If nothing else, Star Trek Beyond is eager to please, as it fuses moments of broad comedy, explosions, battles and chases with quieter character-building moments – including one genuinely moving homage to the late Leonard Nimoy. The result’s fun but oddly lacking in a sense of outright peril or drama; it’s telling that Beyond’s most poignant or funny moments are all spawned from nods to the old TV shows and their cast.
Beyond seems so keen to be all things to all movie-goers that it winds up feeling a little frivolous. Die-hard Trek fans will likely be heartened that the movie includes more exploration, problem-solving and a general sense of what I can only call Trekkiness than the previous two movies. Anyone who disliked the less-than-scientific sci-fi elements of Star Trek and Star Trek Into Darkness, however – the red matter, Tribble experimentation and so on – probably won’t be impressed by some of Beyond’s goofier bits. As our esteemed editor Simon Brew pointed out, one plot point is remarkably similar to one in Tim Burton’s Mars Attacks!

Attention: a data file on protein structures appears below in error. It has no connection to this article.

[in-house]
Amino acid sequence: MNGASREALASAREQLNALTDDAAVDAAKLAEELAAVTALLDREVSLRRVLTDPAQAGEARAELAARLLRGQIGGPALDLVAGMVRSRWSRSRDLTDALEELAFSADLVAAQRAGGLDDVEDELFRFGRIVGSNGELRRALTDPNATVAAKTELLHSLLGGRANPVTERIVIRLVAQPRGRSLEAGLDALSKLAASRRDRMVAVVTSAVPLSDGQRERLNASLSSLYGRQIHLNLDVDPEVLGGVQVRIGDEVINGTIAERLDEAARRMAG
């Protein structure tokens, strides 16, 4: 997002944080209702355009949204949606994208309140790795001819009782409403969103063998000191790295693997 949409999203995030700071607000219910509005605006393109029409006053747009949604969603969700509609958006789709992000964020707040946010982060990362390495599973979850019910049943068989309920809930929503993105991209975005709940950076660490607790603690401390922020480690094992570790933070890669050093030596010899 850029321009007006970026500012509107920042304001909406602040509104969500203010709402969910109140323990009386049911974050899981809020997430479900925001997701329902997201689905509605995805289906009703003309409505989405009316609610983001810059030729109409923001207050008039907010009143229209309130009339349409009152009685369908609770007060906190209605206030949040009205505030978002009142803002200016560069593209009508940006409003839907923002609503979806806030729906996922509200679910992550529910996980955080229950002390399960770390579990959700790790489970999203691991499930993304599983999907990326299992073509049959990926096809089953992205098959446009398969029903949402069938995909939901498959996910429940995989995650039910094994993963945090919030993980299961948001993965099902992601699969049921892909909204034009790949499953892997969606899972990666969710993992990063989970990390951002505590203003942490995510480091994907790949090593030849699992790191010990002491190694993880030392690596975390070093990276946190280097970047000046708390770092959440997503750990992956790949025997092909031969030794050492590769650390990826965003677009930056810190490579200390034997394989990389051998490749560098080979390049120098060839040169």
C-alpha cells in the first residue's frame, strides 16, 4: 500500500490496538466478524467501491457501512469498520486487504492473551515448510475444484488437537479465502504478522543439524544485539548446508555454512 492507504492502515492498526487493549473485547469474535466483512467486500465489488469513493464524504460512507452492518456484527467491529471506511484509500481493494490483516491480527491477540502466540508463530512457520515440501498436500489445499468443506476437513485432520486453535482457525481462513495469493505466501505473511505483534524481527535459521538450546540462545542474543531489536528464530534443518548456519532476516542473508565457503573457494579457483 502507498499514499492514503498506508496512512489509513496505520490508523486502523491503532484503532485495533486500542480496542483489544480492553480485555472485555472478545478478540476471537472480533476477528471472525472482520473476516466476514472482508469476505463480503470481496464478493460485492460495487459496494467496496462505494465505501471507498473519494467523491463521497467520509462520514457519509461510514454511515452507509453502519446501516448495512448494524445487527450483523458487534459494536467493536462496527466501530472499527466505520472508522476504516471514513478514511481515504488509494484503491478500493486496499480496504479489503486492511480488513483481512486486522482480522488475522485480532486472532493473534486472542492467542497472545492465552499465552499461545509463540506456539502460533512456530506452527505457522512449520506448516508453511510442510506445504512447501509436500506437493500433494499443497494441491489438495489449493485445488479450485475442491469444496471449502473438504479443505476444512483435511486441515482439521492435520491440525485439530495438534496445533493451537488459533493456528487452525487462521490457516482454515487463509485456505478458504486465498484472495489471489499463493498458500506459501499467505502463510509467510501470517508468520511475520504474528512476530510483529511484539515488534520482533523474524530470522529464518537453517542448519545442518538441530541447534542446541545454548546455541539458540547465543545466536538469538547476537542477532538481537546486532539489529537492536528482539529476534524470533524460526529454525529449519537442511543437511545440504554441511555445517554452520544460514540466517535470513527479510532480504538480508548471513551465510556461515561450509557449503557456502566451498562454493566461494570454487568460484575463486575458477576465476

Nevertheless, Beyond moves at a fast pace, and younger viewers will probably enjoy the humour and the light good-naturedness of it all. There’s the nagging sensation that there isn’t much in Star Trek Beyond that will stick in the mind for more than a day after viewing it; the sense of occasion and drama in, say, The Wrath Of Khan, The Search For Spock or First Contact are conspicuously absent. But once again, it’s the quality of the characters and the actors who inhabit them that make this a worthy evening’s entertainment. Coupled with Michael Giacchino’s uplifting score, the crew of the Enterprise remain as fun to spend time with as they ever were.
Star Trek Beyond is out in UK cinemas on the 22nd July.